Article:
Rae Wynn-Grant tracks lions through the Tanzanian savanna and bears across North American forests. But as the only African-American female large carnivore ecologist in the world—and the mother of a four-year-old daughter—the Nat Geo fellow has a unique perspective on getting girls and kids of color excited about STEM. She talked to Nat Geo Family about her experience as a black woman in science, why diversity in STEM is so important, and how to get children excited about learning.
NAT GEO FAMILY: What made you want to become a wildlife biologist?
RAE WYNN-GRANT: My family didn’t have a TV but my grandparents did, so I’d go to their house and watch a lot of nature shows. I was captivated by the wild animals. I’d watch these white British guys walking through the jungle with all this knowledge about the animals, and I thought, “I want to be a nature show host when I grow up.” I had no idea until I was a little older that I was being introduced to science.
NGF: And that’s when you decided what you wanted to do?
RWG: Yes, but I wasn’t sure if I could be a wildlife biologist. I didn’t get very good grades in math and science, and I really struggled with self-esteem growing up. What I needed was some encouragement and self-confidence, but I wasn’t always getting that in the public school districts I attended, in California and Virginia. I think that’s a problem for a lot of kids of color, as well as girls.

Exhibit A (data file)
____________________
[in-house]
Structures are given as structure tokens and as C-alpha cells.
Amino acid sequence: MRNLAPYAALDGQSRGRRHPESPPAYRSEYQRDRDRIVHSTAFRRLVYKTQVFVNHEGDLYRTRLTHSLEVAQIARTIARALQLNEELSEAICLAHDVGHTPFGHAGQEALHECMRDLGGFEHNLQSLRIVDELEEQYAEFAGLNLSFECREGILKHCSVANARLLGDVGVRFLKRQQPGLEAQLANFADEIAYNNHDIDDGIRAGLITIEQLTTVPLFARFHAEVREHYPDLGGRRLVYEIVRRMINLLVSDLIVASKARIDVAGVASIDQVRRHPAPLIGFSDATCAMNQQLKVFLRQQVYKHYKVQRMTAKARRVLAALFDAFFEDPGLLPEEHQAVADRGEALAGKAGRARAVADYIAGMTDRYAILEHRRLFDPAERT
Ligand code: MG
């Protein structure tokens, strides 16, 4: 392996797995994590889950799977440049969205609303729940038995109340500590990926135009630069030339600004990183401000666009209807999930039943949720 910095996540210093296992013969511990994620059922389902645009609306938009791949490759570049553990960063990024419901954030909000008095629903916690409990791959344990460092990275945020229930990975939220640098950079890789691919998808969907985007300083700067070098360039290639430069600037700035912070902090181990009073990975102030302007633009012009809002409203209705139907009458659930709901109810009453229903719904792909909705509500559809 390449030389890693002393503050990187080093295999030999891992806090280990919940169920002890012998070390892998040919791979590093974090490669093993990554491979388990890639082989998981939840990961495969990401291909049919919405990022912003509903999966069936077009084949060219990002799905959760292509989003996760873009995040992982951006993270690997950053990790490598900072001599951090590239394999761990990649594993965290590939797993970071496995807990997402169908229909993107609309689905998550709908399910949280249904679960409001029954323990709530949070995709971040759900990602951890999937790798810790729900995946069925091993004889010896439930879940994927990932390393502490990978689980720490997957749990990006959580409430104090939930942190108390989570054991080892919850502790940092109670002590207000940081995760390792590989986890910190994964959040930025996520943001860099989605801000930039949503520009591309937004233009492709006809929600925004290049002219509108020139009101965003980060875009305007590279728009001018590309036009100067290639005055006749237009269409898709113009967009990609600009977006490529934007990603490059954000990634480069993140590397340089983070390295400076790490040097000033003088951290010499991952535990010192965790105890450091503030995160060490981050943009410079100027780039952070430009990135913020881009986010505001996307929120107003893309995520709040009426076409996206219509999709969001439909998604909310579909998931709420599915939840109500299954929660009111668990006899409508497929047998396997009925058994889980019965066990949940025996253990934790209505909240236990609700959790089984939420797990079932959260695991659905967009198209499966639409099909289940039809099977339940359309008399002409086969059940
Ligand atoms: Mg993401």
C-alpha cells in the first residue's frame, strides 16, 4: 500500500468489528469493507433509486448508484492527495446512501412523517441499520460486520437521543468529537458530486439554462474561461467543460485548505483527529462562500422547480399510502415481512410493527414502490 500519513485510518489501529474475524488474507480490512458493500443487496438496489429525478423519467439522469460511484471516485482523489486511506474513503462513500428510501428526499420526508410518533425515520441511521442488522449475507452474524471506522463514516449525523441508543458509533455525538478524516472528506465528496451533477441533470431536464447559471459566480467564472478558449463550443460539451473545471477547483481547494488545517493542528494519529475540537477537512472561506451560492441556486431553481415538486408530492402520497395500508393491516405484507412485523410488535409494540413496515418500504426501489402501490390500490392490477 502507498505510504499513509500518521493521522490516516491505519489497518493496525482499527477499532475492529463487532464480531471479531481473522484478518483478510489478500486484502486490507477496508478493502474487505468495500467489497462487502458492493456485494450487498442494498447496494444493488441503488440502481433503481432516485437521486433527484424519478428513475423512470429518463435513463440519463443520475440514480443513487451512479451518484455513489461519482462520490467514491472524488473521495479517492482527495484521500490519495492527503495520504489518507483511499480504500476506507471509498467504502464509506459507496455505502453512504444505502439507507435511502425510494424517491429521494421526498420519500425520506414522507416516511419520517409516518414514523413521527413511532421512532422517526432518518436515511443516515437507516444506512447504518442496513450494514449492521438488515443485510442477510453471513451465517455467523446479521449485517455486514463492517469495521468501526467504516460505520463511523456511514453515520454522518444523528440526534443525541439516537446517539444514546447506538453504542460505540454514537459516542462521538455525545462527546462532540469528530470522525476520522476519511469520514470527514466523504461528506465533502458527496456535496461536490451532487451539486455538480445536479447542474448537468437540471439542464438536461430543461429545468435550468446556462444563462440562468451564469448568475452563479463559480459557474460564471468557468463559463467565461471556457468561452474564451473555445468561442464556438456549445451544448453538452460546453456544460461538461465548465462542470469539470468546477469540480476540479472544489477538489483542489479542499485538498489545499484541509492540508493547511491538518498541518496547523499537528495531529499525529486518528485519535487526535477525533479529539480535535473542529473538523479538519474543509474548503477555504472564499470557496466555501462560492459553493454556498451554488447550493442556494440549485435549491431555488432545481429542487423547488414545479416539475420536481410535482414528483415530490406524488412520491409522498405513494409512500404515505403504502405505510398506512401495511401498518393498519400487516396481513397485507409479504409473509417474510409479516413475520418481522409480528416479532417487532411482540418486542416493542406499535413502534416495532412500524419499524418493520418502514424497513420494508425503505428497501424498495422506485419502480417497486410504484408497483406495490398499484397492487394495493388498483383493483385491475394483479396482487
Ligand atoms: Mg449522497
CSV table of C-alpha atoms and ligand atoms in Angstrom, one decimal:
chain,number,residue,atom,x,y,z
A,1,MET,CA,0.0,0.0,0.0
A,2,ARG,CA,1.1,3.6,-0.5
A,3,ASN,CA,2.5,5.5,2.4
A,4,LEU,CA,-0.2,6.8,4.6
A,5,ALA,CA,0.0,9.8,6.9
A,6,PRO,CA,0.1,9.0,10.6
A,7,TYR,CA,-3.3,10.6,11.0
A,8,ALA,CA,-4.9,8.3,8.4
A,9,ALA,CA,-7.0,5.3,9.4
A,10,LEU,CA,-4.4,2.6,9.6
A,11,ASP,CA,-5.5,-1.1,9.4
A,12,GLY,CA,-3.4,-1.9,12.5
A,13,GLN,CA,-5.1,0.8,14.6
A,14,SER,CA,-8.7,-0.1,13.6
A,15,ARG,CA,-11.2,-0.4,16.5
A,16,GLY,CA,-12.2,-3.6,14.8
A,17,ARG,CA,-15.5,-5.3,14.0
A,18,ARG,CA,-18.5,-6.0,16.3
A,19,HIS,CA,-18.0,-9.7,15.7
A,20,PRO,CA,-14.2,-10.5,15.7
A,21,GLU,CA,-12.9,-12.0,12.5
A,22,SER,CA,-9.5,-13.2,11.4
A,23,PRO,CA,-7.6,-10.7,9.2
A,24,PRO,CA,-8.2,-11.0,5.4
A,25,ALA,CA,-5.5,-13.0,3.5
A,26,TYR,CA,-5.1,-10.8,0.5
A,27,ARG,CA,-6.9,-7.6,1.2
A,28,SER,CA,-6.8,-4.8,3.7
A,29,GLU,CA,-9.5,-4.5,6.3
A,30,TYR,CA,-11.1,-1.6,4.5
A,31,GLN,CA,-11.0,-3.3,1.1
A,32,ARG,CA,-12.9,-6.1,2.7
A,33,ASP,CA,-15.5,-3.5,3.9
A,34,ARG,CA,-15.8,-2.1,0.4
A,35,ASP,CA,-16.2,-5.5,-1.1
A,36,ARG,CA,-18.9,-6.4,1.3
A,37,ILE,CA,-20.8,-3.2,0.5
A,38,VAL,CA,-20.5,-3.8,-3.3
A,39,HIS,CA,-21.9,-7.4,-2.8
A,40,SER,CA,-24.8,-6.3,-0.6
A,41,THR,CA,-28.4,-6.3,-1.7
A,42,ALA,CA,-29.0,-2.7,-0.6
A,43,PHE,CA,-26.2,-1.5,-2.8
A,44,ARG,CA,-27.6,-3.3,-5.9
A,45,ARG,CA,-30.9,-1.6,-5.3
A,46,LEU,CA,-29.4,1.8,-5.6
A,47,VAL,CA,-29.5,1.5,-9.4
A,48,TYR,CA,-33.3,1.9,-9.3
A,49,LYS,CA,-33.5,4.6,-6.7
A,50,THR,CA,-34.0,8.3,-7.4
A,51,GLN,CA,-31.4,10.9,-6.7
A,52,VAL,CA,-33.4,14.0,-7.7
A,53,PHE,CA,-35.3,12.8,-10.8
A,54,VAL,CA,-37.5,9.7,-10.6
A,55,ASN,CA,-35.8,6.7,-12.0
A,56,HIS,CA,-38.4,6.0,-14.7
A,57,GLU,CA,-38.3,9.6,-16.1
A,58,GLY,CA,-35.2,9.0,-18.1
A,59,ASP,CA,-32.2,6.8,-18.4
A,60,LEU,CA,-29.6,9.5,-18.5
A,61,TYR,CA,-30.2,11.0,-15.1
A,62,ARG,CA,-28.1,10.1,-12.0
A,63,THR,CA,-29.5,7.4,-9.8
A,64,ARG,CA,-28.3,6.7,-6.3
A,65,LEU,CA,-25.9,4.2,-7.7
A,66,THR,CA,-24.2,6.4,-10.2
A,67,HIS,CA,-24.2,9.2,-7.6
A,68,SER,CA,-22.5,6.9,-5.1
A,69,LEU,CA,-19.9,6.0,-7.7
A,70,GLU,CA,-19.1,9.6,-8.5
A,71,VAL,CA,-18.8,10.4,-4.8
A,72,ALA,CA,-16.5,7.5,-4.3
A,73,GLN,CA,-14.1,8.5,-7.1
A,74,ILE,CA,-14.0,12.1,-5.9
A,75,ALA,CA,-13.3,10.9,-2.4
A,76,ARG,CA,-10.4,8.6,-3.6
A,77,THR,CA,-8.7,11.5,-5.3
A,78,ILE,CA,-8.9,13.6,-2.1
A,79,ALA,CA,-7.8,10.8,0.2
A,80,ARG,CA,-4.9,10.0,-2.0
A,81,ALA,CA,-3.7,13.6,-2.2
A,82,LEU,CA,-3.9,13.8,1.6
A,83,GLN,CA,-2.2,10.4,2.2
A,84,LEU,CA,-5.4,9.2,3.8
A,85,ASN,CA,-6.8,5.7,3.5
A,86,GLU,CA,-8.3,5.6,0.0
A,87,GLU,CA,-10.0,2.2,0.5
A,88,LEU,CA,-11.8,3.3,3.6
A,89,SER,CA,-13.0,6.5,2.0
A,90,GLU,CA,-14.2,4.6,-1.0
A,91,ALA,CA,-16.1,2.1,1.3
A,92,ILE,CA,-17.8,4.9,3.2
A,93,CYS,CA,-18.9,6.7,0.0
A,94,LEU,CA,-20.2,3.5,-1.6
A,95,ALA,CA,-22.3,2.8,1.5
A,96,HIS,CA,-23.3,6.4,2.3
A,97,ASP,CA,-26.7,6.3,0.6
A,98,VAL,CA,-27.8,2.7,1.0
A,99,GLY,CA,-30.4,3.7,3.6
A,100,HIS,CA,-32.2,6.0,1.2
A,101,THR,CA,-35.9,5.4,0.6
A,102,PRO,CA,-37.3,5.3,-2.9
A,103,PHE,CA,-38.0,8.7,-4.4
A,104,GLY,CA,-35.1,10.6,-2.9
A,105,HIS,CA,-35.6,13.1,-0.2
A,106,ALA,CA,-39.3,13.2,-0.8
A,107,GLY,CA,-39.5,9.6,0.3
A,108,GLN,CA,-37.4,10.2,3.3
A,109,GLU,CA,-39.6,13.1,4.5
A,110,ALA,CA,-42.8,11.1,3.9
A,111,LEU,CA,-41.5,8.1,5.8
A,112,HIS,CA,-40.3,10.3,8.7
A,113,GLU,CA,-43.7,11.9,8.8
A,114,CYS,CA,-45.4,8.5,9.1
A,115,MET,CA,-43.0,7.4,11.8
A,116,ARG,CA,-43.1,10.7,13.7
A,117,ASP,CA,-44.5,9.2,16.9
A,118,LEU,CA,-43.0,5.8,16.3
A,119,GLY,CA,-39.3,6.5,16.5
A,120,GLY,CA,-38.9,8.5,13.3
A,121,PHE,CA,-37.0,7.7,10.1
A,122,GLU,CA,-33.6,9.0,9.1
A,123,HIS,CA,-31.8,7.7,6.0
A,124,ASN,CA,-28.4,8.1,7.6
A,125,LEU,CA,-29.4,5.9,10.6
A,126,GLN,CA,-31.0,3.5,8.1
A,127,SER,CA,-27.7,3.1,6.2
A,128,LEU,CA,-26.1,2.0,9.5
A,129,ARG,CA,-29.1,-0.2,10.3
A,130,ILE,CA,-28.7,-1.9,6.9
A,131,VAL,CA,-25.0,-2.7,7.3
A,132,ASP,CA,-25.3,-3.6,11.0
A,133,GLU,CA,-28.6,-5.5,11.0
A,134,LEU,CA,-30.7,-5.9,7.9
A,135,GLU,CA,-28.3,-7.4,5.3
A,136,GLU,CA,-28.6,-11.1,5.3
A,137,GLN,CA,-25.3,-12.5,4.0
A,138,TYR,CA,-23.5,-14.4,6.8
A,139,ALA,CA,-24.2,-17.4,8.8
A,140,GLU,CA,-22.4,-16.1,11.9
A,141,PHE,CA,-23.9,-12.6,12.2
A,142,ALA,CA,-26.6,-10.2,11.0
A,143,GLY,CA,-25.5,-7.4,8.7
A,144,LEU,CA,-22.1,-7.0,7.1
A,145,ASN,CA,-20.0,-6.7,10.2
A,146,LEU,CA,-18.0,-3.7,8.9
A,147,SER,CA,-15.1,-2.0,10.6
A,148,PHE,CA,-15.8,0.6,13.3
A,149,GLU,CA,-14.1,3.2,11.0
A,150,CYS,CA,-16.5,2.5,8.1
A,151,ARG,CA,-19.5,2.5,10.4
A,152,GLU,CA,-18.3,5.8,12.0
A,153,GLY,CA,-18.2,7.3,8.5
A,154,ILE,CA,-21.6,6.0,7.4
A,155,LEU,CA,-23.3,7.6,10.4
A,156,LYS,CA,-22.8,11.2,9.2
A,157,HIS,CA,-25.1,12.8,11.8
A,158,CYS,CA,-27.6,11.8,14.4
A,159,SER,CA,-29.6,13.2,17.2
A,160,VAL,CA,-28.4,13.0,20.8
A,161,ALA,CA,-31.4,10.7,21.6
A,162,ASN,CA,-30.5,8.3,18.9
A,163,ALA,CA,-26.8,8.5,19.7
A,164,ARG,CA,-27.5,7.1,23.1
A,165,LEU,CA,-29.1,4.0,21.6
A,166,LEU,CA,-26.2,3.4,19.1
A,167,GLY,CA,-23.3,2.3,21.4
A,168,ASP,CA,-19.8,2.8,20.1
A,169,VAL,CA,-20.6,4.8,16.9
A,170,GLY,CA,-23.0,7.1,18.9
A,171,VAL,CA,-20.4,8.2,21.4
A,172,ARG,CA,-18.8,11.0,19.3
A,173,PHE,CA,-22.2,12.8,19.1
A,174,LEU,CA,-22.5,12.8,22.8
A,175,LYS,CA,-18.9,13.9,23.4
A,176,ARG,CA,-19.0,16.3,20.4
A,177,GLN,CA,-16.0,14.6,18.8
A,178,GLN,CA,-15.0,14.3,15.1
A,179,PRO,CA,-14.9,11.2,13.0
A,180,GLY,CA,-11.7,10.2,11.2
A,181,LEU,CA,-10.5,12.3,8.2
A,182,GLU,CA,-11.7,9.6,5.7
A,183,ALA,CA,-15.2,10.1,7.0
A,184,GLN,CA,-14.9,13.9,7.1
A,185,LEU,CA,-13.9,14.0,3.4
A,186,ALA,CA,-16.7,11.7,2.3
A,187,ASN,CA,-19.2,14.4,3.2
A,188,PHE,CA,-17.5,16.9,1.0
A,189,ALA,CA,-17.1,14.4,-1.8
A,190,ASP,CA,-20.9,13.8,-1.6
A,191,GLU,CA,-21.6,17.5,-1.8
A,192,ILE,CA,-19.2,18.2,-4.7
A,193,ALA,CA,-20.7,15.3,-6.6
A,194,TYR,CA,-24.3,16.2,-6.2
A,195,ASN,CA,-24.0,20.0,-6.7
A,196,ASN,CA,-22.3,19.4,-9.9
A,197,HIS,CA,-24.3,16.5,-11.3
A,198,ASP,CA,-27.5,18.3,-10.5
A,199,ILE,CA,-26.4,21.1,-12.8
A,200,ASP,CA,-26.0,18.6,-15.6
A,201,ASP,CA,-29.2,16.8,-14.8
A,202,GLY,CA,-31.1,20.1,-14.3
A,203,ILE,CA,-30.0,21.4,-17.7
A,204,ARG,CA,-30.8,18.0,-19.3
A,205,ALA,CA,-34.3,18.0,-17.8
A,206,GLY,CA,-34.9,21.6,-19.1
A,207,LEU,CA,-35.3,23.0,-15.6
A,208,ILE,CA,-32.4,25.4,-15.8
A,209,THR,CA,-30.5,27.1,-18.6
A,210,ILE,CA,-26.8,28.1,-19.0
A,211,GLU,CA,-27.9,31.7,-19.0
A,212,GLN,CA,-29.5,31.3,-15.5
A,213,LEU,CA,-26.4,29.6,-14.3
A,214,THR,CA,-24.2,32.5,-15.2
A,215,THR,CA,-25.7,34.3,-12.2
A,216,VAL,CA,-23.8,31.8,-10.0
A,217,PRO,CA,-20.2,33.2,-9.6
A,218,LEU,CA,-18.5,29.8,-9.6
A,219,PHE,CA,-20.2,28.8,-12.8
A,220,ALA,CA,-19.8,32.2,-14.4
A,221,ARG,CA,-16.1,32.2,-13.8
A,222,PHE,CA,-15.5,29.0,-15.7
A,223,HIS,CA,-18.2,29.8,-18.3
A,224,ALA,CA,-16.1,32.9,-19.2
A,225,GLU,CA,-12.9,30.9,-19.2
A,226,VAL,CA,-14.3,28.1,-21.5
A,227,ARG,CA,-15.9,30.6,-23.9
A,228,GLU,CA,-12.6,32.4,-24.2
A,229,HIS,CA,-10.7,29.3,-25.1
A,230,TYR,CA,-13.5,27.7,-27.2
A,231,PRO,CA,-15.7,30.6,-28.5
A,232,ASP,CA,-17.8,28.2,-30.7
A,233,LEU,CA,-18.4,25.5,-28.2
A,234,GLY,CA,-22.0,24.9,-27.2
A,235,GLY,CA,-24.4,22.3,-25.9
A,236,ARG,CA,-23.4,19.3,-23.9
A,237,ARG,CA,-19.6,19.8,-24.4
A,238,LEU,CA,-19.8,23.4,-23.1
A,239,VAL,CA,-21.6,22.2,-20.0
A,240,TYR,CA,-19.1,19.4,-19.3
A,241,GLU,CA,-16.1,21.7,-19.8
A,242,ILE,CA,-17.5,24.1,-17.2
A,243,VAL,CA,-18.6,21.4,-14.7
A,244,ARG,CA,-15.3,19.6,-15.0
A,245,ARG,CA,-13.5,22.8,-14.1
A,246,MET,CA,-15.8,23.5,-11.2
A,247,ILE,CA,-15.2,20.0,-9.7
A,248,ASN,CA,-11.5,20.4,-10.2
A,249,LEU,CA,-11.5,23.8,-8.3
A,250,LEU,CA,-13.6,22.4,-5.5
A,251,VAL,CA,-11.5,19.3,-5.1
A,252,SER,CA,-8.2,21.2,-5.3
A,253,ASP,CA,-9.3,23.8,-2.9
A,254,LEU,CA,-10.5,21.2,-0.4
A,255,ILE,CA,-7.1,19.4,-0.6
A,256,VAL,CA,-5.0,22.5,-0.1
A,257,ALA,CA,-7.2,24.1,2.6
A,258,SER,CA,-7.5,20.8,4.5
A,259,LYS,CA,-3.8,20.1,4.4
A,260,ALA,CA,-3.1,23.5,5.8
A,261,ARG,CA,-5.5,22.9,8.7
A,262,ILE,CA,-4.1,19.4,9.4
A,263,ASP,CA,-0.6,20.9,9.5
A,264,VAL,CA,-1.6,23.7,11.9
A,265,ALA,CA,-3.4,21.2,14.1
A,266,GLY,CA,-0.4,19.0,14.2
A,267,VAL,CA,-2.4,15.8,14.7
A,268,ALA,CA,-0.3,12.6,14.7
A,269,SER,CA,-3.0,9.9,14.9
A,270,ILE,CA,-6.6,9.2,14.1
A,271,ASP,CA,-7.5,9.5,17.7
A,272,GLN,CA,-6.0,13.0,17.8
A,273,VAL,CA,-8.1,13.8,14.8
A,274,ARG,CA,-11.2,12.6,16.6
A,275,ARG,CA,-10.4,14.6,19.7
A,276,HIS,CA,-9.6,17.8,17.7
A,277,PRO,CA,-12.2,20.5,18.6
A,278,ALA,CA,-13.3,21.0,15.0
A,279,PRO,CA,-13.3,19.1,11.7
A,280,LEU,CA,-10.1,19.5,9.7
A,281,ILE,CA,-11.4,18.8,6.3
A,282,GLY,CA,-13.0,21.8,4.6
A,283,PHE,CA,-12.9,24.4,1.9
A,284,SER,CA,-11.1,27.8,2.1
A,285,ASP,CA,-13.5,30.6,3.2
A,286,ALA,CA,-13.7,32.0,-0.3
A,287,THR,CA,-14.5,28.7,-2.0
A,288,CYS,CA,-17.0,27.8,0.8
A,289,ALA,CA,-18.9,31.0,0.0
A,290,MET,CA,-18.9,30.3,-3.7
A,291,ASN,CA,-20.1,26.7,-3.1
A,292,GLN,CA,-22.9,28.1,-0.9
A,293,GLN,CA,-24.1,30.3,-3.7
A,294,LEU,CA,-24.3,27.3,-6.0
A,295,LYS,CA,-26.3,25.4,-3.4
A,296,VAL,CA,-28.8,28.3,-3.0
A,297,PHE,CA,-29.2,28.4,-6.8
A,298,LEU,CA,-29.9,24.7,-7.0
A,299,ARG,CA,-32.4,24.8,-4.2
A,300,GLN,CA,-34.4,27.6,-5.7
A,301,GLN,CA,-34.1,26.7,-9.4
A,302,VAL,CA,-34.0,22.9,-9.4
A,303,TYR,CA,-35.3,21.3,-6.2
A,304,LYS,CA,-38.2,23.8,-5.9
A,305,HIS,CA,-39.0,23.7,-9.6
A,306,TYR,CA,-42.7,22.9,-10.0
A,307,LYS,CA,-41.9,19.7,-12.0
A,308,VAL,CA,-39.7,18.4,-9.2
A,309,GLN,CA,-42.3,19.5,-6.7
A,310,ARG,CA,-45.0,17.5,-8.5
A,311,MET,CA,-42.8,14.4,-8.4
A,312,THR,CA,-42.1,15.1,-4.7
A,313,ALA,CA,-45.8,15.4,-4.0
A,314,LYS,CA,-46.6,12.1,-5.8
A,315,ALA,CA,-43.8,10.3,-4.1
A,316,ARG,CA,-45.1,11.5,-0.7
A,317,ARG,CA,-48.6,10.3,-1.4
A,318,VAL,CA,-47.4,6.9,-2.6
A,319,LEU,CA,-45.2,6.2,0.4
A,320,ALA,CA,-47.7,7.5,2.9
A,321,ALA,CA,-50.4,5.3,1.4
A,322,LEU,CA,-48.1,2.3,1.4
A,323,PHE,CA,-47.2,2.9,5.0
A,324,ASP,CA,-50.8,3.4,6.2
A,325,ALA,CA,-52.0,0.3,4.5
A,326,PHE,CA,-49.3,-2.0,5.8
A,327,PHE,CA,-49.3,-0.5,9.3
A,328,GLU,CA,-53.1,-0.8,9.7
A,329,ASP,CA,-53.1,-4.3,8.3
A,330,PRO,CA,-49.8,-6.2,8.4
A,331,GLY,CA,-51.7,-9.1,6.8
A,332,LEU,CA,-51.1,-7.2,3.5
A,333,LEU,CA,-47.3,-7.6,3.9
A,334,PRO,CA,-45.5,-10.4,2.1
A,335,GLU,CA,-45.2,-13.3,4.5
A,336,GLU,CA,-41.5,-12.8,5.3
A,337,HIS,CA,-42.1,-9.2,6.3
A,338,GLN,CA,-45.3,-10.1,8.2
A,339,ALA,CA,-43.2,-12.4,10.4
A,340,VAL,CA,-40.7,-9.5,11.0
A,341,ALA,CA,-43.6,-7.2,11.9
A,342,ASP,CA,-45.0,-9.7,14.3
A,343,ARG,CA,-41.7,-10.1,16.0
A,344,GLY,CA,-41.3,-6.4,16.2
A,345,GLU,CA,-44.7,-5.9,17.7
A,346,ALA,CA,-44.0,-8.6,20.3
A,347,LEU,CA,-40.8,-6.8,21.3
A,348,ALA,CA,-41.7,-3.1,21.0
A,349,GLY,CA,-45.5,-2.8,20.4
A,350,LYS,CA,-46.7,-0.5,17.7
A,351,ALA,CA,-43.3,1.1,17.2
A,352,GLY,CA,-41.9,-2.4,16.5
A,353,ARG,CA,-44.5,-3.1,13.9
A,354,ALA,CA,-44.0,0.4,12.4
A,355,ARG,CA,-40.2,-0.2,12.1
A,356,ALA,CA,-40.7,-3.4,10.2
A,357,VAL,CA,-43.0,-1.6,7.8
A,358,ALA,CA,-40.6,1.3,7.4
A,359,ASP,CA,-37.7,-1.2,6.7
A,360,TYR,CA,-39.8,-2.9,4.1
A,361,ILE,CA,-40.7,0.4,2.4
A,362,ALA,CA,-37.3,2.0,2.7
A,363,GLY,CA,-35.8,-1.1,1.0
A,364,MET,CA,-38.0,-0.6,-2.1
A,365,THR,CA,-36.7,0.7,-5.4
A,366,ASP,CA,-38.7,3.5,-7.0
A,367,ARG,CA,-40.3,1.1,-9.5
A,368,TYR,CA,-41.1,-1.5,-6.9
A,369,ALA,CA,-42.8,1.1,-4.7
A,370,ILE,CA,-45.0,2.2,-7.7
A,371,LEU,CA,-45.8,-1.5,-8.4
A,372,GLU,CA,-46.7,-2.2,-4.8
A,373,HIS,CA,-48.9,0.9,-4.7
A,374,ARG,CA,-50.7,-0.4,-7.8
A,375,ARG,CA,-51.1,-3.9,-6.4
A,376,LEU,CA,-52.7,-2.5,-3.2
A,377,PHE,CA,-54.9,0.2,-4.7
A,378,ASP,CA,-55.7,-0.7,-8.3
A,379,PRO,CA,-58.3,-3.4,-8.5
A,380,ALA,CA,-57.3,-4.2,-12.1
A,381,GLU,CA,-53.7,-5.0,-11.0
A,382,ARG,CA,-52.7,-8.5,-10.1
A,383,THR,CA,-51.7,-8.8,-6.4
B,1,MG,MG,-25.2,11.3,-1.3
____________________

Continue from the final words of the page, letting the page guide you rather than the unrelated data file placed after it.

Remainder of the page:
NGF: You were accepted to Emory University in Atlanta and ended up being the first African American to major in its environmental sciences program. What was that like?
RWG: Honestly it was an uncomfortable adjustment. Emory University is actually pretty diverse, so on campus I didn't feel uncomfortable with my blackness. But when I got into the environmental science department, it was really isolating. There's a lot of pressure when you’re the only person who looks like you.
NGF: How did your experiences growing up in urban areas affect that?
RWG: My family, like a lot of others around me, didn’t have a lot of access to the outdoors. My understanding of black culture did not include spending time in nature. Many of the other students in my department had been in forests, they had seen wildlife. So I felt like they had an advantage. It wasn’t just my race and my background but also my experience that made me feel super different. And those are all intertwined.
NGF: Why is it important to give children of color these experiences?
RWG: I worked with a program in New York City taking black and brown kids out into nature. And it wasn’t about, “We’re going to make you love the outdoors.” It was about empowering them to make decisions based on experience. They might go hiking and decide the outdoors is not for them. But that’s part of equality. It’s about giving kids the opportunity to make a choice from a place of equal opportunity.
NGF: When was the first time you had a black science professor?
RWG: I accepted this intense study abroad program in southern Kenya in which I’d basically be living outside for a semester—and I hadn’t even been camping before! I had no idea who the professors would be, but when I got there it turned out they were all black Kenyans. It was icing on the cake.